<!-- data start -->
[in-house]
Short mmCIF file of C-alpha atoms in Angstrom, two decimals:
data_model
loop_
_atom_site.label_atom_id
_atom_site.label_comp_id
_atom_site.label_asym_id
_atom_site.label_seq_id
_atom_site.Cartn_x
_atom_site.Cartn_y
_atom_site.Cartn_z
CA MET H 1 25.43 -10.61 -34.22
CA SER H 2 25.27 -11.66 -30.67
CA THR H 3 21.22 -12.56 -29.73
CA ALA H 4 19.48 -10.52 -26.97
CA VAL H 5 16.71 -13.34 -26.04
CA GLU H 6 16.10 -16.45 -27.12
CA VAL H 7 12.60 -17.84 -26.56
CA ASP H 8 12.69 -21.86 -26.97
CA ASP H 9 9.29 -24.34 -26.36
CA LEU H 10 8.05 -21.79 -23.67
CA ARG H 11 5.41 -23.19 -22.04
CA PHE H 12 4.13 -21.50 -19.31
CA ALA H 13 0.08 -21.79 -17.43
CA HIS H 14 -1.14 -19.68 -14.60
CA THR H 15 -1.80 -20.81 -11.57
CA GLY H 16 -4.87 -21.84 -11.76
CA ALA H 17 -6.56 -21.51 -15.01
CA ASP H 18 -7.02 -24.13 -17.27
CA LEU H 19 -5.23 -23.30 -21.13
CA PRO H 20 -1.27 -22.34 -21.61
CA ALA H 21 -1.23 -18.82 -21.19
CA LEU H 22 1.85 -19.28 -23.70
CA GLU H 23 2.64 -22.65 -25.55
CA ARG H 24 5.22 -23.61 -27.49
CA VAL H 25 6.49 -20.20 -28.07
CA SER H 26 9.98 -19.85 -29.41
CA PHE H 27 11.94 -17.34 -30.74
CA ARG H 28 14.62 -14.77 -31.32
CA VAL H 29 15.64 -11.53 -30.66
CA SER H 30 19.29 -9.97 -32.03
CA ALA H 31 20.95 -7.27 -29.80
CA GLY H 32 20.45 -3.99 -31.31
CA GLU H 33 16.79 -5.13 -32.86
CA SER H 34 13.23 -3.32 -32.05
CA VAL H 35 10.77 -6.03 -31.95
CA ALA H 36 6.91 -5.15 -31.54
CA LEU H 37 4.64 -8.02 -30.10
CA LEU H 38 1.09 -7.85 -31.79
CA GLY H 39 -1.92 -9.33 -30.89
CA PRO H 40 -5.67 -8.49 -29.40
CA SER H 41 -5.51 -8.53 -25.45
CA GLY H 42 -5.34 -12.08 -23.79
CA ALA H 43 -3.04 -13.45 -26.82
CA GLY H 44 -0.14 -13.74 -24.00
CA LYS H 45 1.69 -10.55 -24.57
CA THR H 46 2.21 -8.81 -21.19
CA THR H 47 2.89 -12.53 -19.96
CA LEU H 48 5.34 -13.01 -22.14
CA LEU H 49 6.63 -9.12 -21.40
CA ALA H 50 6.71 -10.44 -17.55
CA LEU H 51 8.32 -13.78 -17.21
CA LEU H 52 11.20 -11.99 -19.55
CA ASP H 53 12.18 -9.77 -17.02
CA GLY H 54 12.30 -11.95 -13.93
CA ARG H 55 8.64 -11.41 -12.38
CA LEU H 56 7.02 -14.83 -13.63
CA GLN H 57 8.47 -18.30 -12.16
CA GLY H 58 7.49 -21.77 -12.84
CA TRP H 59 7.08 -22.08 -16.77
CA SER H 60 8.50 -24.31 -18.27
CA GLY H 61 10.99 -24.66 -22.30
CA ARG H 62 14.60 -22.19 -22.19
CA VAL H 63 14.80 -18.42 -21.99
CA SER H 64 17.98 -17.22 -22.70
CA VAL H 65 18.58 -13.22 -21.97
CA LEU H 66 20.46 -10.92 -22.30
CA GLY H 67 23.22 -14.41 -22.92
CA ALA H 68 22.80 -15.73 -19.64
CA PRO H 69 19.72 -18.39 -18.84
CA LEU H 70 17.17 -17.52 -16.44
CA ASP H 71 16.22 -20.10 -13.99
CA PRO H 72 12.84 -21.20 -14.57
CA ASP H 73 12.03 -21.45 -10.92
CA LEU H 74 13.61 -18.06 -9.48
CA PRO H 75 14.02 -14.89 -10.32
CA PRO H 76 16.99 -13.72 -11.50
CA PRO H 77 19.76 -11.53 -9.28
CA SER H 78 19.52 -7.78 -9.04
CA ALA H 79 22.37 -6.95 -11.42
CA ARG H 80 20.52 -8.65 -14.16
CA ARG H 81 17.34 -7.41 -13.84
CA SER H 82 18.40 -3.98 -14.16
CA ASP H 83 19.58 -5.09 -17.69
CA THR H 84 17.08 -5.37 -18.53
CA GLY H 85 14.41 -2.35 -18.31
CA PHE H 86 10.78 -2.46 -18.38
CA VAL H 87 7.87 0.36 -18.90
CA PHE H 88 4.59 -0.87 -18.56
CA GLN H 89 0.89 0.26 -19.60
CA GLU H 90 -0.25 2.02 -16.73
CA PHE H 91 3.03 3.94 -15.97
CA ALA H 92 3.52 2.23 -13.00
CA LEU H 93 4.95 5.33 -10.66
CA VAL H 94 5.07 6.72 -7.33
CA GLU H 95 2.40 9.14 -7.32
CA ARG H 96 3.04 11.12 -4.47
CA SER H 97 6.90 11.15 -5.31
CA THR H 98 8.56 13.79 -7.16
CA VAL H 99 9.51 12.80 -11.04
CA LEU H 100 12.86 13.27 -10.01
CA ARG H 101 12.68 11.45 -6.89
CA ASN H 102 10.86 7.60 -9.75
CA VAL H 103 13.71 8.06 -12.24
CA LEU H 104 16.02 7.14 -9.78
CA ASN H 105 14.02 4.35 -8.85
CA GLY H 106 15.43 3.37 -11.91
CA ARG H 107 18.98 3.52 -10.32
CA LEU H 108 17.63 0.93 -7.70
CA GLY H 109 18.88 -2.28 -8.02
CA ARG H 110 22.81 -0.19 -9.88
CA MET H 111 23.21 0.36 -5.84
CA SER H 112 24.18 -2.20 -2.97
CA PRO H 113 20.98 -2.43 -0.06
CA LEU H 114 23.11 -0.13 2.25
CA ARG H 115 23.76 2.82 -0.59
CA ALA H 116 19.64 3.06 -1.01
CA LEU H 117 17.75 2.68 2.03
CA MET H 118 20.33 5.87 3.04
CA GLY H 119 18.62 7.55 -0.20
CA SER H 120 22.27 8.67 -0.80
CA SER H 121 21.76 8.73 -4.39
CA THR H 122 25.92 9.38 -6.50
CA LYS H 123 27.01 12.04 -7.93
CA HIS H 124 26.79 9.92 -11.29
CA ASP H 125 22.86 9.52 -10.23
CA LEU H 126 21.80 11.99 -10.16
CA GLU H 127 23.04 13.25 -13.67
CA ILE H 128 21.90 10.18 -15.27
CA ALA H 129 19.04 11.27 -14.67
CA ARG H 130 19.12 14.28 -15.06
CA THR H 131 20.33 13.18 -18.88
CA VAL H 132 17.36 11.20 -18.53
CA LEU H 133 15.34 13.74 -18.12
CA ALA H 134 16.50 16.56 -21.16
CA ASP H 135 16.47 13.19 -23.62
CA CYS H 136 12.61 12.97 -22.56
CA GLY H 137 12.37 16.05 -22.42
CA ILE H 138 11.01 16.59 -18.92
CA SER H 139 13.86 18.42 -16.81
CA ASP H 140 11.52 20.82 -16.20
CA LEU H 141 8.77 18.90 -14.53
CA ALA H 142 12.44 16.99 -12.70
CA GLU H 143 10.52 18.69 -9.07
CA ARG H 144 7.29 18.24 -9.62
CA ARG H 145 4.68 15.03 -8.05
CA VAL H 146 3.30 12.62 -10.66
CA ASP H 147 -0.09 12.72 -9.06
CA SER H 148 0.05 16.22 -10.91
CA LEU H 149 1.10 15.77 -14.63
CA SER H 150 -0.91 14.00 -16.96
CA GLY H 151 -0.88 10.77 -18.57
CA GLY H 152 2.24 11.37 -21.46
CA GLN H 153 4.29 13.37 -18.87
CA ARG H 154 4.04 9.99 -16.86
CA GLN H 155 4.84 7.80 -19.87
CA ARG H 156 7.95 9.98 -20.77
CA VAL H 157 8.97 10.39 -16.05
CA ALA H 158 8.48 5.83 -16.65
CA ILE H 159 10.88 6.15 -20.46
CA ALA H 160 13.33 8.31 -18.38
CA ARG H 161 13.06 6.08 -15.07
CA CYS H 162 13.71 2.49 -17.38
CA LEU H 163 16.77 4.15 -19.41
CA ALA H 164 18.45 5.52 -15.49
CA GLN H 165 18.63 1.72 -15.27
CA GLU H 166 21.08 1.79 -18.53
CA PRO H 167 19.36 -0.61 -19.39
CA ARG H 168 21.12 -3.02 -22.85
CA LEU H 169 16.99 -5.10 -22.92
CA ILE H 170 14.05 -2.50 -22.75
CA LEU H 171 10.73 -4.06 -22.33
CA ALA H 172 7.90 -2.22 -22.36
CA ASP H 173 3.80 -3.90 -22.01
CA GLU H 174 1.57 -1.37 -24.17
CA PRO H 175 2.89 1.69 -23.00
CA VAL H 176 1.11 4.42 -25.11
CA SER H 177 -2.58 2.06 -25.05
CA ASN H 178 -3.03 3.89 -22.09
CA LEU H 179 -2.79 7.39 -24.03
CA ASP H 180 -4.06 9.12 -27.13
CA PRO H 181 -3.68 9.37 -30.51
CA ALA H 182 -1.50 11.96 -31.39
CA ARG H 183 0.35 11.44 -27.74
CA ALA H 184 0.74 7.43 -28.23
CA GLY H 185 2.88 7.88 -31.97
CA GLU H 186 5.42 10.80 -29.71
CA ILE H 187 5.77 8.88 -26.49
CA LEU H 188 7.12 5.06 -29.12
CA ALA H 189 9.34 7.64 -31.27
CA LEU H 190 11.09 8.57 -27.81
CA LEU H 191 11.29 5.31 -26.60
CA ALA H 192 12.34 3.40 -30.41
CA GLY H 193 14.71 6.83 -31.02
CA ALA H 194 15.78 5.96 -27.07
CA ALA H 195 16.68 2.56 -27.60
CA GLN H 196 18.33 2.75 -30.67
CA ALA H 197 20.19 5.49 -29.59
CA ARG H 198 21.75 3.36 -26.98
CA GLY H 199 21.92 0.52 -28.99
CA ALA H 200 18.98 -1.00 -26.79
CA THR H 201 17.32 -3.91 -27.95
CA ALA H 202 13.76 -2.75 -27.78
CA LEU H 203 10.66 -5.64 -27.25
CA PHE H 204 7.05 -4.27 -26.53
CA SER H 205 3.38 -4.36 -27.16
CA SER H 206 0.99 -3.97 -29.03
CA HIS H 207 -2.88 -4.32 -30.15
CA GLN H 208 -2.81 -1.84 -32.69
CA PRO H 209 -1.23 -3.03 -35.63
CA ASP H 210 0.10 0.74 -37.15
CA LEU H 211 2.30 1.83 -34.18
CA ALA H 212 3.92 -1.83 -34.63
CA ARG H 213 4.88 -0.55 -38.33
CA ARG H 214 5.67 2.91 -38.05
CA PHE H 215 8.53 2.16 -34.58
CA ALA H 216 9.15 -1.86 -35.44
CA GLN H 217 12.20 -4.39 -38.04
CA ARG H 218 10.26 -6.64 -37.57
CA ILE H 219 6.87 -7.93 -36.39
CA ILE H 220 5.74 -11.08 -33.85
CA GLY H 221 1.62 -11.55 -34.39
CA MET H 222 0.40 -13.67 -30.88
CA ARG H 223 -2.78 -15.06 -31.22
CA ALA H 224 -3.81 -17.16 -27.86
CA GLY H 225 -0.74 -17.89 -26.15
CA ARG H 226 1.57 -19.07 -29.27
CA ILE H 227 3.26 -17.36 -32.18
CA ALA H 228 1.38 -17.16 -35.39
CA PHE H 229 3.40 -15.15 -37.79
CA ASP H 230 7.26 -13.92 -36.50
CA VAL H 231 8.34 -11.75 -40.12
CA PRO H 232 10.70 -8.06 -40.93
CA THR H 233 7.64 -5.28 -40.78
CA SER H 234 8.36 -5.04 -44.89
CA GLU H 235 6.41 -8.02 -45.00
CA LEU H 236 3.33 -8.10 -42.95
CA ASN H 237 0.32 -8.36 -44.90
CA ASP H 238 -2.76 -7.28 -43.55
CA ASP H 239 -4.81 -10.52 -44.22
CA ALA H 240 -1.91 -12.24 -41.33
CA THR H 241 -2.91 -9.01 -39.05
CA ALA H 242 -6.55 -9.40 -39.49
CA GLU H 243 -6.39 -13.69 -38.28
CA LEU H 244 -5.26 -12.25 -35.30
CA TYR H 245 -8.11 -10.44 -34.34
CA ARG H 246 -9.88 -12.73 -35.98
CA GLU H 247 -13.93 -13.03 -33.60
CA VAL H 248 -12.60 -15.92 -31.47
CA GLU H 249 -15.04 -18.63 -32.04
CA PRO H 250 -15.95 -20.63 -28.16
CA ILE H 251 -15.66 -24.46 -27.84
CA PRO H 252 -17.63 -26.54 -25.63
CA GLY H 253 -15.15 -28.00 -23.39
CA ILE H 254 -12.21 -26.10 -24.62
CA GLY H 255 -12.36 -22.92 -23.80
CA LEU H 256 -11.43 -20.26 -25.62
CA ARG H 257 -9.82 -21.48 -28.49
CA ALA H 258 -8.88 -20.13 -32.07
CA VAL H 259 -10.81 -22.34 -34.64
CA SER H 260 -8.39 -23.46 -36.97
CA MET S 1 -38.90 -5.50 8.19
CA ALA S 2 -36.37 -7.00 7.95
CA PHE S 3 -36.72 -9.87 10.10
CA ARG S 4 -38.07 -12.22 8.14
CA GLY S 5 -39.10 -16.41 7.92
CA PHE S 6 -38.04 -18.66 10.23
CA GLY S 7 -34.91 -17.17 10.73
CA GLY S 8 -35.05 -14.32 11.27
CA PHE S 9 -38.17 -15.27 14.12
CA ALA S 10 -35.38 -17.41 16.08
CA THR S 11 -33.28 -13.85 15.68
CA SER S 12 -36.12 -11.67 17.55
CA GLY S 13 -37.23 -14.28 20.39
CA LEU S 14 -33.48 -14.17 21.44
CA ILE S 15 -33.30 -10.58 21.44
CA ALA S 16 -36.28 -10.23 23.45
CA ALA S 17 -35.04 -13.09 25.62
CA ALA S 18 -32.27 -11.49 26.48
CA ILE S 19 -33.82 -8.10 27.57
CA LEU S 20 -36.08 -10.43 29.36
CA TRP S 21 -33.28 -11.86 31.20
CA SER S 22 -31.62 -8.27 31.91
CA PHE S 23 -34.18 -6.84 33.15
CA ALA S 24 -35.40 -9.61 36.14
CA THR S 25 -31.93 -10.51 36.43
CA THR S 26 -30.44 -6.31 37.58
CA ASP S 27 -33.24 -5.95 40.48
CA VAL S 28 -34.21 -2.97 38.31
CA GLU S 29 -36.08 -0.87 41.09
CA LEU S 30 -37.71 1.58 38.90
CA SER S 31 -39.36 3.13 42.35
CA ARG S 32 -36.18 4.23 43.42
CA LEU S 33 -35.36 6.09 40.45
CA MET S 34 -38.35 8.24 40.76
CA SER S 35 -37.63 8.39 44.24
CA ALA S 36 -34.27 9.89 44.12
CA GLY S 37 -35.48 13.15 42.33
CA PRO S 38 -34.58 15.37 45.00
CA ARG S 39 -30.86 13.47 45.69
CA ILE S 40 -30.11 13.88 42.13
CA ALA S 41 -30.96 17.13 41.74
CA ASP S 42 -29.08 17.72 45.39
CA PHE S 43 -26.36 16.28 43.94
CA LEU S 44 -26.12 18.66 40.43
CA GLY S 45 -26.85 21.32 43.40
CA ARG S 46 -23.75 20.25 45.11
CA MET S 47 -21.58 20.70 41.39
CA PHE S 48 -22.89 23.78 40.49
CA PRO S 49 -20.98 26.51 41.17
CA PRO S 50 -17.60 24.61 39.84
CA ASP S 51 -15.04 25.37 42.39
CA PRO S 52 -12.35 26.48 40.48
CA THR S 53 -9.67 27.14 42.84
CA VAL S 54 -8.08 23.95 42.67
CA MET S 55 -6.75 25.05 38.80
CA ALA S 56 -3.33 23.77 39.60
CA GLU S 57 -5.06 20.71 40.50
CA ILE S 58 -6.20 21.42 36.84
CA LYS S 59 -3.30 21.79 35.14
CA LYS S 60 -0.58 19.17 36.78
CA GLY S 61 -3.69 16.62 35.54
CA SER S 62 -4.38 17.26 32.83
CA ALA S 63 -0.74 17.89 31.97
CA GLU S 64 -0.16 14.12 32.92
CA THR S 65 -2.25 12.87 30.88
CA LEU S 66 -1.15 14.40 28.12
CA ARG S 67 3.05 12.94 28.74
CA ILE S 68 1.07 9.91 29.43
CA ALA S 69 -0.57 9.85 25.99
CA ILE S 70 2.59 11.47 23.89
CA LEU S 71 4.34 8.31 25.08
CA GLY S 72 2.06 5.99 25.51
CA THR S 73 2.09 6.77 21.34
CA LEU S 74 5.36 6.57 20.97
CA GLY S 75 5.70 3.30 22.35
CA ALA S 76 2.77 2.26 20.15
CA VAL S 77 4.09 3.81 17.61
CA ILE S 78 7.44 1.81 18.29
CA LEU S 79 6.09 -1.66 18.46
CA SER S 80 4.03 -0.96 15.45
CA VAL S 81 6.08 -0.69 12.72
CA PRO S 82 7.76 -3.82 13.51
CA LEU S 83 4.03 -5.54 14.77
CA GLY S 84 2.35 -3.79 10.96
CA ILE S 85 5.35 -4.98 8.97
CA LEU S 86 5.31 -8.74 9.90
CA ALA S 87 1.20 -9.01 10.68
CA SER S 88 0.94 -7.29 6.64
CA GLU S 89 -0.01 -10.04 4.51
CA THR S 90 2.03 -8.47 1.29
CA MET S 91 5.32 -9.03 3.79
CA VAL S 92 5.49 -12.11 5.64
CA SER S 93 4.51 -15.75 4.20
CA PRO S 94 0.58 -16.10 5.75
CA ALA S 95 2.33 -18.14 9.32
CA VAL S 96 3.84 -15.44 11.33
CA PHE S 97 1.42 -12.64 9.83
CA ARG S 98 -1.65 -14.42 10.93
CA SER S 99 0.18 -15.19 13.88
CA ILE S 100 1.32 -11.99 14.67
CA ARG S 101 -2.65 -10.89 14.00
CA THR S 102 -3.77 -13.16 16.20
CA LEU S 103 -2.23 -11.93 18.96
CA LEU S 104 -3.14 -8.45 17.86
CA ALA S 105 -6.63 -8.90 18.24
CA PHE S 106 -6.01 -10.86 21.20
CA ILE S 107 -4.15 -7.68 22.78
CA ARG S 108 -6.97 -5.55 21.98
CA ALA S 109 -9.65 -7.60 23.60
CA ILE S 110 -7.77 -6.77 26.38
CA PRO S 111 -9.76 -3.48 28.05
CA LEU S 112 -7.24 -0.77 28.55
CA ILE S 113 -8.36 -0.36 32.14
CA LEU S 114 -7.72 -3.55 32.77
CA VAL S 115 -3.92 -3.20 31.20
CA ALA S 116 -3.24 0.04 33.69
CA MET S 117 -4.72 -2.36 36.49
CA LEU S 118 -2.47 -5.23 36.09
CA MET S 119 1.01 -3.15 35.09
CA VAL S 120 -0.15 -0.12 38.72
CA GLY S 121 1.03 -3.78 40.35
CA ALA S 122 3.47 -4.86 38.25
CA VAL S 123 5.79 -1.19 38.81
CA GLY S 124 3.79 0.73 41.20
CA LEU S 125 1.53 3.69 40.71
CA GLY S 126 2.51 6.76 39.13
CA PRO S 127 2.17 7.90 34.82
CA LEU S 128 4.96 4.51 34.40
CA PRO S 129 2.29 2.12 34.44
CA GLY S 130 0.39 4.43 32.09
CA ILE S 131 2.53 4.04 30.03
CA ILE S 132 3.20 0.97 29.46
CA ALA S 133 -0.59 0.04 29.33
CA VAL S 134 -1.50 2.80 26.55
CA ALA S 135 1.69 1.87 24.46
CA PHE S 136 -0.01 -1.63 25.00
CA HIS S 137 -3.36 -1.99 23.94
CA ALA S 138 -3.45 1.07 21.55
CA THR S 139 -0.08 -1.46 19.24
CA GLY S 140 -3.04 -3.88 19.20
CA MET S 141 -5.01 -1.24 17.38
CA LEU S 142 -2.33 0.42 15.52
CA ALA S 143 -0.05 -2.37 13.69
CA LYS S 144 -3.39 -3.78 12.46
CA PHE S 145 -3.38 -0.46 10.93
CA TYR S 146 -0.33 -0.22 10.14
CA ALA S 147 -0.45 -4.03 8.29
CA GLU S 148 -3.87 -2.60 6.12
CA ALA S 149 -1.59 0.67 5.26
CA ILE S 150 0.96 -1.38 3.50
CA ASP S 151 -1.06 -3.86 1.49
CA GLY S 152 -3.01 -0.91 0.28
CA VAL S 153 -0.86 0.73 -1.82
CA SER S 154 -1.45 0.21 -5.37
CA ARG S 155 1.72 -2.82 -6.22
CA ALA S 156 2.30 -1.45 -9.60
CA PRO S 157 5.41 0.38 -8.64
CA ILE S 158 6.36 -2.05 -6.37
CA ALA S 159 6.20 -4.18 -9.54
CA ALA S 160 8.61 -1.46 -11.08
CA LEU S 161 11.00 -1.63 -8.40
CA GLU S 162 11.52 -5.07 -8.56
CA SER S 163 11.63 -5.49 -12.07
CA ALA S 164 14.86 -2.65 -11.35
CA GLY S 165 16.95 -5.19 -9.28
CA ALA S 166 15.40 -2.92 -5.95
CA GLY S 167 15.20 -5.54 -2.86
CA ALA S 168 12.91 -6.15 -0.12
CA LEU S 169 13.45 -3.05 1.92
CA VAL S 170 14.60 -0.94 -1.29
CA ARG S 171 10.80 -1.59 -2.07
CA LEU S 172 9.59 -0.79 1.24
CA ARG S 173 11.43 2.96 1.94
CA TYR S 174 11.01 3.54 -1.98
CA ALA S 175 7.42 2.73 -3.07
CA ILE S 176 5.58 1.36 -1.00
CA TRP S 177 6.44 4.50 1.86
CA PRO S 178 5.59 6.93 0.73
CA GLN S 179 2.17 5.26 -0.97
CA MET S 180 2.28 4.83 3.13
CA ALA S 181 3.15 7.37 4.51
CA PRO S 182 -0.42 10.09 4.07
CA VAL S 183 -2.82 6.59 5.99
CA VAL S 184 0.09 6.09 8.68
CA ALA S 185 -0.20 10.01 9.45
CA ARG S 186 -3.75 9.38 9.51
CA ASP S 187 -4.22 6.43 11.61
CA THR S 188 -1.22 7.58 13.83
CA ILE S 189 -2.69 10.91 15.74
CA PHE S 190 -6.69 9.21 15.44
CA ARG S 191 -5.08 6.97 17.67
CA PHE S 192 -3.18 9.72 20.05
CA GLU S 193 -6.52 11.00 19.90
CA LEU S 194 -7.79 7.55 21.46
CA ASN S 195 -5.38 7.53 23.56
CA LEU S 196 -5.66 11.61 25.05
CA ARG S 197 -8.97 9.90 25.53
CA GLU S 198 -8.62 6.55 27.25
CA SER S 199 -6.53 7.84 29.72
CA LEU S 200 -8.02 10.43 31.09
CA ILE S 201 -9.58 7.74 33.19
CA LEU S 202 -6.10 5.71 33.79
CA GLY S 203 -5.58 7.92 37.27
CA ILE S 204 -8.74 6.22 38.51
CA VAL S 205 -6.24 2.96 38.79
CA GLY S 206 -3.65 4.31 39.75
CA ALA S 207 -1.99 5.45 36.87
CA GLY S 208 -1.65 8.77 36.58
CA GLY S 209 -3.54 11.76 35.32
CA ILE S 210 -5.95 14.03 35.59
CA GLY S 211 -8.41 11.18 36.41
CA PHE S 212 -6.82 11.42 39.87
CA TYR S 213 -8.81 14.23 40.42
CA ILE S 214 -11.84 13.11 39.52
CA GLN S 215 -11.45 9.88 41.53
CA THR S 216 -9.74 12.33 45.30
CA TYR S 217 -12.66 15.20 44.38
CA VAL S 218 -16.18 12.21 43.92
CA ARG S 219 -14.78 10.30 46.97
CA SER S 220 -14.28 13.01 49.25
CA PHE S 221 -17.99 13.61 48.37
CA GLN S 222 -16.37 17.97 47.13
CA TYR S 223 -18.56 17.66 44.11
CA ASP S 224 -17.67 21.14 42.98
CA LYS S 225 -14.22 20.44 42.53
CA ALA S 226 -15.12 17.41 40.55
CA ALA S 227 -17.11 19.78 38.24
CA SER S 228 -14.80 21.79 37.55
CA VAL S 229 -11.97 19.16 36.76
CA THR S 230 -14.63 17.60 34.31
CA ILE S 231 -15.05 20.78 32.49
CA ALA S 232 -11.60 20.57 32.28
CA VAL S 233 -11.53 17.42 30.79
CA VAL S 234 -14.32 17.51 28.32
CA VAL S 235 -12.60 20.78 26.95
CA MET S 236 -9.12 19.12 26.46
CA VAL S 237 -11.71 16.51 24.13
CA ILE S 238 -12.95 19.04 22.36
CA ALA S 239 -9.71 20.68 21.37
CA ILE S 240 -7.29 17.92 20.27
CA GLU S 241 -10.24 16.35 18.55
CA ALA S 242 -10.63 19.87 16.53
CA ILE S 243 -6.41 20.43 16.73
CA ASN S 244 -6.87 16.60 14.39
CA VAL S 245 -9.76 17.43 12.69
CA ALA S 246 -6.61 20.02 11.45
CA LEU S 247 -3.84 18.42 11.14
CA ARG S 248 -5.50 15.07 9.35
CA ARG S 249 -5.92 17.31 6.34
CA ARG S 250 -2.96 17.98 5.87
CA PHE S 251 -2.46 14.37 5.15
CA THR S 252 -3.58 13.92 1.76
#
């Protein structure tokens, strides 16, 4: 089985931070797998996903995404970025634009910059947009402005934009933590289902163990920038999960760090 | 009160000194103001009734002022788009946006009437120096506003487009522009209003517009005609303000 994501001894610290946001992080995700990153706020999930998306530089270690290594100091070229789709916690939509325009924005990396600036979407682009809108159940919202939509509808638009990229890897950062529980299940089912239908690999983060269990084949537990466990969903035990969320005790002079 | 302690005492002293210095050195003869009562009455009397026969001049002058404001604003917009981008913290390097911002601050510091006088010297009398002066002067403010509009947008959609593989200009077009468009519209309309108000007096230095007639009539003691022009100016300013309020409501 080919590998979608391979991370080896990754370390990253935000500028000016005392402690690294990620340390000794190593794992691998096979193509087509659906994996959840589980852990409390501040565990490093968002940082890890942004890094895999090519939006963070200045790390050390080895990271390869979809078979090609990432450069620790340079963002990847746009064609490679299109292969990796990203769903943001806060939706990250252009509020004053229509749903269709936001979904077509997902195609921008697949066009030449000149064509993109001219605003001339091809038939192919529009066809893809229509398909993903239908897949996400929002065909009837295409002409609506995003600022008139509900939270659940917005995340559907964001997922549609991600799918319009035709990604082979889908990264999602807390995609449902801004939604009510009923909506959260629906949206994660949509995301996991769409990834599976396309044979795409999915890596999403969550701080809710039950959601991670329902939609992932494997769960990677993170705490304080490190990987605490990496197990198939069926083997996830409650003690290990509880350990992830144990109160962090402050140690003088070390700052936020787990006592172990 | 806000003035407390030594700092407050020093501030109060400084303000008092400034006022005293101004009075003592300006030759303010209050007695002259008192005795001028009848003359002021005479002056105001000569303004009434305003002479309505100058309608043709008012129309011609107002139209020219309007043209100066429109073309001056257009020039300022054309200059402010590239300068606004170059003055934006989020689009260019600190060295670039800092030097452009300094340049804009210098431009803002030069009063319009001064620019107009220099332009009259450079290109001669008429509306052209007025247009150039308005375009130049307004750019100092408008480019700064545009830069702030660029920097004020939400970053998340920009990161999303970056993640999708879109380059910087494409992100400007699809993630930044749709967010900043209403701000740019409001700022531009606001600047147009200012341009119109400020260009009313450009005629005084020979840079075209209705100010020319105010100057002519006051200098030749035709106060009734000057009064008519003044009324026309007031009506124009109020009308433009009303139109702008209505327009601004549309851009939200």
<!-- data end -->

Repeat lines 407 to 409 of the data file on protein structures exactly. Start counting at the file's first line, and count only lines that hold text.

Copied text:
CA PHE S 136 -0.01 -1.63 25.00
CA HIS S 137 -3.36 -1.99 23.94
CA ALA S 138 -3.45 1.07 21.55